Demonising Justin Gatlin
13th September 2015
A number of developments in the electoral race to become FIFA’s new President have recently been highlighted, which risk throwing the 26 February Extraordinary Congress in Zurich to elect a new FIFA President off course. Firstly, it has been alleged that FIFA may have manipulated facts and timelines in evidence submitted to the Court of Arbitration for Sport (CAS) concerning David Nakhid’s (pictured) appeal against FIFA’s rejection of his candidature for FIFA President.
Documents obtained by journalist Lasana Liburd suggest that Nakhid’s legal team argued that FIFA had attempted to mislead the Court of Arbitration for Sport (CAS) over who had submitted a letter of support from the St. Lucia football association. ‘FIFA objected when El Mir attempted to introduce “undisputable (sic) written evidence” on St Lucia’s nominations and CAS supposedly refused to hear the counterpoint to the football body’s alleged false testimony’, writes Liburd.
Liburd also alleges that FIFA attempted to induce David Nakhid to breach its Electoral Regulations by inviting the Presidential candidate to submit a letter of support from the US Virgin Islands (USVI), three days after it had already received a letter of USVI support from rival candidate, Jérôme Champagne. Nakhid was banned due to the USVI’s letter of support being invalidated due to it supporting more than one candidate, which is also prohibited by FIFA’s Electoral Regulations.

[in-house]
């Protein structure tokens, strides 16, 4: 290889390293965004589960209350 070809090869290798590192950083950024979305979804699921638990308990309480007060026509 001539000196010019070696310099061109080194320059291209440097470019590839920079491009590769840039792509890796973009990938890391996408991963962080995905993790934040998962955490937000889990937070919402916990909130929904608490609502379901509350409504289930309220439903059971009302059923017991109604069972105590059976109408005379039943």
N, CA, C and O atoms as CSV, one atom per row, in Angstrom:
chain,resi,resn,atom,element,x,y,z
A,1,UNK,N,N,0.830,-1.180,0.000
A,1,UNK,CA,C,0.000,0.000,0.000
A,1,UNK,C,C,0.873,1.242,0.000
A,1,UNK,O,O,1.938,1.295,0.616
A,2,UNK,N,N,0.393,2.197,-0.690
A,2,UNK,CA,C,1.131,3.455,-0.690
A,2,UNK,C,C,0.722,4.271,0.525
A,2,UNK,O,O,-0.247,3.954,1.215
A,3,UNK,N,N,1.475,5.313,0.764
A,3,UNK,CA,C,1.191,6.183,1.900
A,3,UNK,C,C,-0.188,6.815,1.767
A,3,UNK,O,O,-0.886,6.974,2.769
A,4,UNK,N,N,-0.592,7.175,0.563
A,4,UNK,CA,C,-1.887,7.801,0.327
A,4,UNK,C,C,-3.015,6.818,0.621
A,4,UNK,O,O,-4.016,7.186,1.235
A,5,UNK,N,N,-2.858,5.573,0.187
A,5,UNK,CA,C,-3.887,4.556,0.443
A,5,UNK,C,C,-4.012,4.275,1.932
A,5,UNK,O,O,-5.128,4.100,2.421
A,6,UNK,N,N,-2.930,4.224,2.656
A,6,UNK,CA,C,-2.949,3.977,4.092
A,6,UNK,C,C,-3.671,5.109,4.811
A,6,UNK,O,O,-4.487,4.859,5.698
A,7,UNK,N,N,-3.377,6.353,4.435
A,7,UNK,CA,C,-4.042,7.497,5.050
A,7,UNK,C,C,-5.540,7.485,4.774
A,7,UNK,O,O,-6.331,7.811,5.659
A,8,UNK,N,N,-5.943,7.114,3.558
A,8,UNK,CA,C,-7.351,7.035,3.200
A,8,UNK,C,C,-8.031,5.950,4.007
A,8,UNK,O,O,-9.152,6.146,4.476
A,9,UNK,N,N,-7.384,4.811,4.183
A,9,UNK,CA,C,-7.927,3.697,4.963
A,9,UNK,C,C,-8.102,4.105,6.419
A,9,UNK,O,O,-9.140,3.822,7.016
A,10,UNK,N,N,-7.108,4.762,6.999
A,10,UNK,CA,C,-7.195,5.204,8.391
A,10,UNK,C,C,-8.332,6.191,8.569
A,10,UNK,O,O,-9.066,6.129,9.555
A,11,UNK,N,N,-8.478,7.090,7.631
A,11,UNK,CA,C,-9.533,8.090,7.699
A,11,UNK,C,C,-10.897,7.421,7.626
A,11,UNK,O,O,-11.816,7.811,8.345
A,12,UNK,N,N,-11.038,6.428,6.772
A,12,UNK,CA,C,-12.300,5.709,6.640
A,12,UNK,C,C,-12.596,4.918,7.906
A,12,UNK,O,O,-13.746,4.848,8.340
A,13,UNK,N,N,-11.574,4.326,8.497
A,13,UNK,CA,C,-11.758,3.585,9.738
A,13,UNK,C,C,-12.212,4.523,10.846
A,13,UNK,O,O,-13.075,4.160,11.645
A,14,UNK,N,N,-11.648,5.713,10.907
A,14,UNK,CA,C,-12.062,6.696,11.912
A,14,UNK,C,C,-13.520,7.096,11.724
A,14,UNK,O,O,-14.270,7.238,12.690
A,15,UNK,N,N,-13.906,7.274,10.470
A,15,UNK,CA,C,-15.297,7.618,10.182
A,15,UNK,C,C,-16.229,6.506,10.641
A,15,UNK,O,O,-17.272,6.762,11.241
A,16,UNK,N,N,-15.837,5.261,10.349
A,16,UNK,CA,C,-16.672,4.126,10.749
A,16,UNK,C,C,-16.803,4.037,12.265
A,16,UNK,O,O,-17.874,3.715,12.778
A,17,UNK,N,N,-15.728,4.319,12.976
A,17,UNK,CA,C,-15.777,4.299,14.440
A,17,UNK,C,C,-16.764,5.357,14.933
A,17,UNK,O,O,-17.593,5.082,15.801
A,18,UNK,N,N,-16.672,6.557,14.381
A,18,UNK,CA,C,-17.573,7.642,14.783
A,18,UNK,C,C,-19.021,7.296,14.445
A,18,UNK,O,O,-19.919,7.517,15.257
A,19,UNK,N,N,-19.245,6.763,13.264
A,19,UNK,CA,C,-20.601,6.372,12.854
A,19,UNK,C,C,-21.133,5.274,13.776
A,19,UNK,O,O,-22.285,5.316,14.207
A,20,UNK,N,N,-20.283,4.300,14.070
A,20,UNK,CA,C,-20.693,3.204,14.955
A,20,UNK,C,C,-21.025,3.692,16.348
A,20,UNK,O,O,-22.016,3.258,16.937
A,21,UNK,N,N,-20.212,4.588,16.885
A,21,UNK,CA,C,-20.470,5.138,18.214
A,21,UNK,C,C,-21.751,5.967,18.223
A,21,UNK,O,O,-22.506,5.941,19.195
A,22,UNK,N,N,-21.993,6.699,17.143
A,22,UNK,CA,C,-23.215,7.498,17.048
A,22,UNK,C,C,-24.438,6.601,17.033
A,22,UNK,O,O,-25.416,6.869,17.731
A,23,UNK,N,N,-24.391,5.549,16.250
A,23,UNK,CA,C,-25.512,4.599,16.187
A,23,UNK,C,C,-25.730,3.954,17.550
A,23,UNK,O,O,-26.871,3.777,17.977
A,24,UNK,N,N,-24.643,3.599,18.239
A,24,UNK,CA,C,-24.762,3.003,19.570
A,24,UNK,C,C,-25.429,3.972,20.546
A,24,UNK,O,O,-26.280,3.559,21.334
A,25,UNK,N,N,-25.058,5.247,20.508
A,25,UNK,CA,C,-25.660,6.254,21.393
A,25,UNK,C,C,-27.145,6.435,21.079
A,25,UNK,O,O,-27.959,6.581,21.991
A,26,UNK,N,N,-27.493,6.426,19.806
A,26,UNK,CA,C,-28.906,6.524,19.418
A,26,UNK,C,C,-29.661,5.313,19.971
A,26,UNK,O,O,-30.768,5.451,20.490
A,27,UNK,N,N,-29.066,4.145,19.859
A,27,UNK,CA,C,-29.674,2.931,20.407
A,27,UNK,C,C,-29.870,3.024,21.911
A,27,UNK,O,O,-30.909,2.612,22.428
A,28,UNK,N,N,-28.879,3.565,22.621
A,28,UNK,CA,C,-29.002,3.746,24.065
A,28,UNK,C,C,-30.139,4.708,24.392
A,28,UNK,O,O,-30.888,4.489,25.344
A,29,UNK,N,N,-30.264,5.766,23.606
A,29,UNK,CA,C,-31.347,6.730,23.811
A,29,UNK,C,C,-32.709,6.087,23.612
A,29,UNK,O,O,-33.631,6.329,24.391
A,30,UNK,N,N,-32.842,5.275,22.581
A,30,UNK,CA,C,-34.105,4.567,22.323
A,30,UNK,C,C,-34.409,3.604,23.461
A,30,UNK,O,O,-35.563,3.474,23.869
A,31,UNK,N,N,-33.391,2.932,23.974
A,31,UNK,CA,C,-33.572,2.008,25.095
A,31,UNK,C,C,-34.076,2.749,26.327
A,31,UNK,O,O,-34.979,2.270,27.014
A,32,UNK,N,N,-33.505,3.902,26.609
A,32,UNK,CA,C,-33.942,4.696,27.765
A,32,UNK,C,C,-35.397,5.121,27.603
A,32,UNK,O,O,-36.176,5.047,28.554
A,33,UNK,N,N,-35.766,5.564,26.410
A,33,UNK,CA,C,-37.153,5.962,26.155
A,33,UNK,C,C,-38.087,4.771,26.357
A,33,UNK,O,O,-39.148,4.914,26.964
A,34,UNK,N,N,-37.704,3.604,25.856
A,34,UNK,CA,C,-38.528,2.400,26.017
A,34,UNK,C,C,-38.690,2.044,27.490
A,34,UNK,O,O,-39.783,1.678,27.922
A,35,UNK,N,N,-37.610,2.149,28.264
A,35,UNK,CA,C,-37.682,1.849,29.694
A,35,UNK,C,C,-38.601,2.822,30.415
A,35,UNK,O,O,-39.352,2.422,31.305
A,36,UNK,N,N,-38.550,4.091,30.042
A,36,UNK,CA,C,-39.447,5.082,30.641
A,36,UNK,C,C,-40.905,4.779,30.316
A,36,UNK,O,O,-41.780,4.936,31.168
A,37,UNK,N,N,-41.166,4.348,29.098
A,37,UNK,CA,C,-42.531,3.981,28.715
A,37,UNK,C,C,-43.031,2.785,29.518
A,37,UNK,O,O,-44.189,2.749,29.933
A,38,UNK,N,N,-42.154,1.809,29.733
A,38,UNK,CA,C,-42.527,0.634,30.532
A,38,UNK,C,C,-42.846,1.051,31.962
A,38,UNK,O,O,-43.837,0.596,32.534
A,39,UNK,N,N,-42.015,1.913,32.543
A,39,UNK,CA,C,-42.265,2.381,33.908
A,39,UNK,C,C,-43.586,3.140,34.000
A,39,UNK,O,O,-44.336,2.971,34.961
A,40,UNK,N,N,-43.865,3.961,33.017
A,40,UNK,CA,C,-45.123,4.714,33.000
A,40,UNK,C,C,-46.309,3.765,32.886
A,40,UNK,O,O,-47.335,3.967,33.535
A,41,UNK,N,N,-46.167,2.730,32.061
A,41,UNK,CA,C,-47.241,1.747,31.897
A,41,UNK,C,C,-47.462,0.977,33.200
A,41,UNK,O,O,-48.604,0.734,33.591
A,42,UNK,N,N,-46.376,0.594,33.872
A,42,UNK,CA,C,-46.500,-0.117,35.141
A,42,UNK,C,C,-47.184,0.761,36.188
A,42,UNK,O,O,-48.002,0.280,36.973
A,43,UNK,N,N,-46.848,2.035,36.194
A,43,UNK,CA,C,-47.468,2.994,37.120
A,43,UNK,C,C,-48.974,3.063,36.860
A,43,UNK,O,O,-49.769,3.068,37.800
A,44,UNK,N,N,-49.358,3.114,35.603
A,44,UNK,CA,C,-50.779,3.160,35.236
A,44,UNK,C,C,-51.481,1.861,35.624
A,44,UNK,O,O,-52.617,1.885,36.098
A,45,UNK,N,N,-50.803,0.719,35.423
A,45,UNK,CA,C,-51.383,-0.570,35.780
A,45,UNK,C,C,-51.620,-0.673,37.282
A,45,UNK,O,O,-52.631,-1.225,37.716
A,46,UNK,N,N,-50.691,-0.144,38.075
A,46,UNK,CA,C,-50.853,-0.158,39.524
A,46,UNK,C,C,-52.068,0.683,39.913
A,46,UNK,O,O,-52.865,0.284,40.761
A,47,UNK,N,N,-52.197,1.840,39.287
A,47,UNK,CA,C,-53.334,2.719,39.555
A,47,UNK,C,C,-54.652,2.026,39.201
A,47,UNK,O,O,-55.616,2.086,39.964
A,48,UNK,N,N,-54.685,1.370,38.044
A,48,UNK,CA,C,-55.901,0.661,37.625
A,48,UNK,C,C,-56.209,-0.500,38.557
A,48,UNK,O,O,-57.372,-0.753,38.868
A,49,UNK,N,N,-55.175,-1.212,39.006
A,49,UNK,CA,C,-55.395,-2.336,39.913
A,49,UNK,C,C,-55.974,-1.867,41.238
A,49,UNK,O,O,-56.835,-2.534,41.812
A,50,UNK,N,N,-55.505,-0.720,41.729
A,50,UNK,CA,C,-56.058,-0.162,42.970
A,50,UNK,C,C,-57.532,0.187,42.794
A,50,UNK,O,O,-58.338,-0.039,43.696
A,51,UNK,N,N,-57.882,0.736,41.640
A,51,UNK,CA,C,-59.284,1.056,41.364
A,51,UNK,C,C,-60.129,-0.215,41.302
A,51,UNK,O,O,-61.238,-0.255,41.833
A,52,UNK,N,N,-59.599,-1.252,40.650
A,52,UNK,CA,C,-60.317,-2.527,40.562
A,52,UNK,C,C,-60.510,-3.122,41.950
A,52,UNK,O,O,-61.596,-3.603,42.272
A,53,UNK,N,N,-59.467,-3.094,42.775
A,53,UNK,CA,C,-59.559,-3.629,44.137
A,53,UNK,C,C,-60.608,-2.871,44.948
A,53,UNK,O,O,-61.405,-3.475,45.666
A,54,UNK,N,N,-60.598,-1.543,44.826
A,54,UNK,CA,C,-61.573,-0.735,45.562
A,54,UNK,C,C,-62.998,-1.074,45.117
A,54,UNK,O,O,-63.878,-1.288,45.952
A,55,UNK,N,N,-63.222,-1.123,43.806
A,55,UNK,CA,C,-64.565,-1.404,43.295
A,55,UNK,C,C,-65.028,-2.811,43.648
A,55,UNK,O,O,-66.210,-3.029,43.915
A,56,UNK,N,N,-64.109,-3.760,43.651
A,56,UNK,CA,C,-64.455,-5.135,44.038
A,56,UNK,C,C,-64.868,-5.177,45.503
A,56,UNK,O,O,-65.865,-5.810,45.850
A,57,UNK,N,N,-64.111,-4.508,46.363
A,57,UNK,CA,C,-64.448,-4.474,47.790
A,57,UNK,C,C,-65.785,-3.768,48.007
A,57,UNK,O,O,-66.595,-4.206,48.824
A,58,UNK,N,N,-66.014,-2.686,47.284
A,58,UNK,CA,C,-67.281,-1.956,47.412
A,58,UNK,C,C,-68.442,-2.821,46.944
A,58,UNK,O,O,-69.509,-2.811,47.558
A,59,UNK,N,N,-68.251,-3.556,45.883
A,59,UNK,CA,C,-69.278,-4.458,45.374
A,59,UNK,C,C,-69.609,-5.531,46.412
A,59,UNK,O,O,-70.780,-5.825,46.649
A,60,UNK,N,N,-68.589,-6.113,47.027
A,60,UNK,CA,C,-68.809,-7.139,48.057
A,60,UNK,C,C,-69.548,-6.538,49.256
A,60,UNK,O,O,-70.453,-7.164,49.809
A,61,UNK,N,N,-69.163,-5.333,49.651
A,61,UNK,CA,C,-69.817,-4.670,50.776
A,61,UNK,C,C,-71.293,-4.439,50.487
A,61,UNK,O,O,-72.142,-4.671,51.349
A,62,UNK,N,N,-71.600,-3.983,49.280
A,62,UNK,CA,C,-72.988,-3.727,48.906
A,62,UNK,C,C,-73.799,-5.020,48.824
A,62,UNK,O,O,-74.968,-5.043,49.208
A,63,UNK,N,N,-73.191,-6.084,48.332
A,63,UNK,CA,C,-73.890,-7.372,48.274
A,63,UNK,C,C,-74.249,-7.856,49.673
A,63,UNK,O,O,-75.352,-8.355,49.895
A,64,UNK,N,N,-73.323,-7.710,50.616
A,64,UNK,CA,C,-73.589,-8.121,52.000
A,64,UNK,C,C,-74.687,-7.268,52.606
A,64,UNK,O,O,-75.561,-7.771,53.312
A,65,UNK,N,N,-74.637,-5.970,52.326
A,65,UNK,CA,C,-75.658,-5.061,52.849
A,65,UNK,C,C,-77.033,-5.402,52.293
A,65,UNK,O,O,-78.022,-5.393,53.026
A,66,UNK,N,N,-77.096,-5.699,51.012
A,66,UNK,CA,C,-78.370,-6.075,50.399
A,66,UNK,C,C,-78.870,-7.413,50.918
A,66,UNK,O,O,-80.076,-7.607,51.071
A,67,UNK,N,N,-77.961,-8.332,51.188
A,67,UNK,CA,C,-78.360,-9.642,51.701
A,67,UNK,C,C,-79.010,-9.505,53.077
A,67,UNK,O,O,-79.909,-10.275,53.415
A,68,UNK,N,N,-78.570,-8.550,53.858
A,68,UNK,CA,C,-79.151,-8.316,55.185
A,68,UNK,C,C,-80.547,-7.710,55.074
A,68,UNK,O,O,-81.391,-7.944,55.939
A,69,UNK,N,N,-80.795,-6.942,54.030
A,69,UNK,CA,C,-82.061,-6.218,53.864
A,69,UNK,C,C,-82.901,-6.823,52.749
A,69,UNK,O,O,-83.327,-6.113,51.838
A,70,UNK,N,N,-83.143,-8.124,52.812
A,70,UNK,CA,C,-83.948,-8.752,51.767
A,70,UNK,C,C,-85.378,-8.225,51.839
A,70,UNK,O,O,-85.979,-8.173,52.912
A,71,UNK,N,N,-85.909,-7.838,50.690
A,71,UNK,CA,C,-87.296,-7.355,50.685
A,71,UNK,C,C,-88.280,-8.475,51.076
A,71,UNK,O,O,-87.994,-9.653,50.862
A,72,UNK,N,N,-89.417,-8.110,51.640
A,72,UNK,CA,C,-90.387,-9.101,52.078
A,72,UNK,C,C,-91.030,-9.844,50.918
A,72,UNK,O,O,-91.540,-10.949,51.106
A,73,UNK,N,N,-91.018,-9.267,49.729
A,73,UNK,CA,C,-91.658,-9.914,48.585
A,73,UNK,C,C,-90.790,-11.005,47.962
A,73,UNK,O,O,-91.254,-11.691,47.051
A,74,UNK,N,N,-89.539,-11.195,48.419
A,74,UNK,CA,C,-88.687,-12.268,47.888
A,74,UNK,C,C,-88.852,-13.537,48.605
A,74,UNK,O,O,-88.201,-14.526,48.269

It is understood that Nakhid’s legal team argued that Champagne’s candidature should also have been invalidated, as his USVI letter of support was forwarded by his team, not the USVI. Liburd writes that FIFA argued that the practice of allowing candidates to submit letters of support was ‘well established’ and should therefore be allowed, despite its claim, highlighted earlier, regarding St. Lucia’s support for Nakhid.
Meanwhile, Michel Platini could face further action from the FIFA Ethics Committee, after he was photographed at the Globe Soccer Awards, organised by the Dubai Sports Council. Platini was banned from football for eight years by the Ethics Committee just before Christmas. “In general terms, the FIFA Ethics Committee examines all presumed violations of the Code of Ethics in the first instance”, Platini told l’Equipe.
Sheikh Salman bin Ebrahim al-Khalifa has launched a website outlining his manifesto in his campaign to be elected as FIFA’s new President on 26 February 2016. Sheikh Salman said he would be against re-running the vote to award the 2018 FIFA World Cup to Russia and the 2022 World Cup to Qatar, unless corruption is proven. “If serious wrongful conduct is proven by a court of law, we would of course revisit the issue”, he said in a question and answer session on his site. He said that if corruption is proven, only the FIFA Executive Committee could take a decision on taking either tournament away from Russia or Qatar.
“FIFA cannot be the UN, EU or the Council of Europe, nor is it an international trade union organisation, not can it dictate social and socio-political changes to any sovereign nation state”, said Sheikh Salman when asked if he would seek to reform the kafala system in Qatar, if elected FIFA President. “That is not FIFA’s mission nor should it be. What FIFA must try and demand is that any and all persons who are directly or indirectly contributing to the infrastructure of a World Cup should be treated fairly, with respect and with dignity.”
The dynamics of the election have attracted the attention of broadcasters. ESPN is attempting to organise a debate between all five FIFA Presidential candidates. Champagne told SportingIntelligence that he has accepted the US broadcaster’s offer to take part in a live TV debate on 29 January in London. Three of the candidates, Champagne, Prince Ali bin Al Hussein and Tokyo Sexwale have already agreed to take part in a debate at the European Parliament on 27 January, organised by NewFIFANow. Such debates are certain to be watched with interest.
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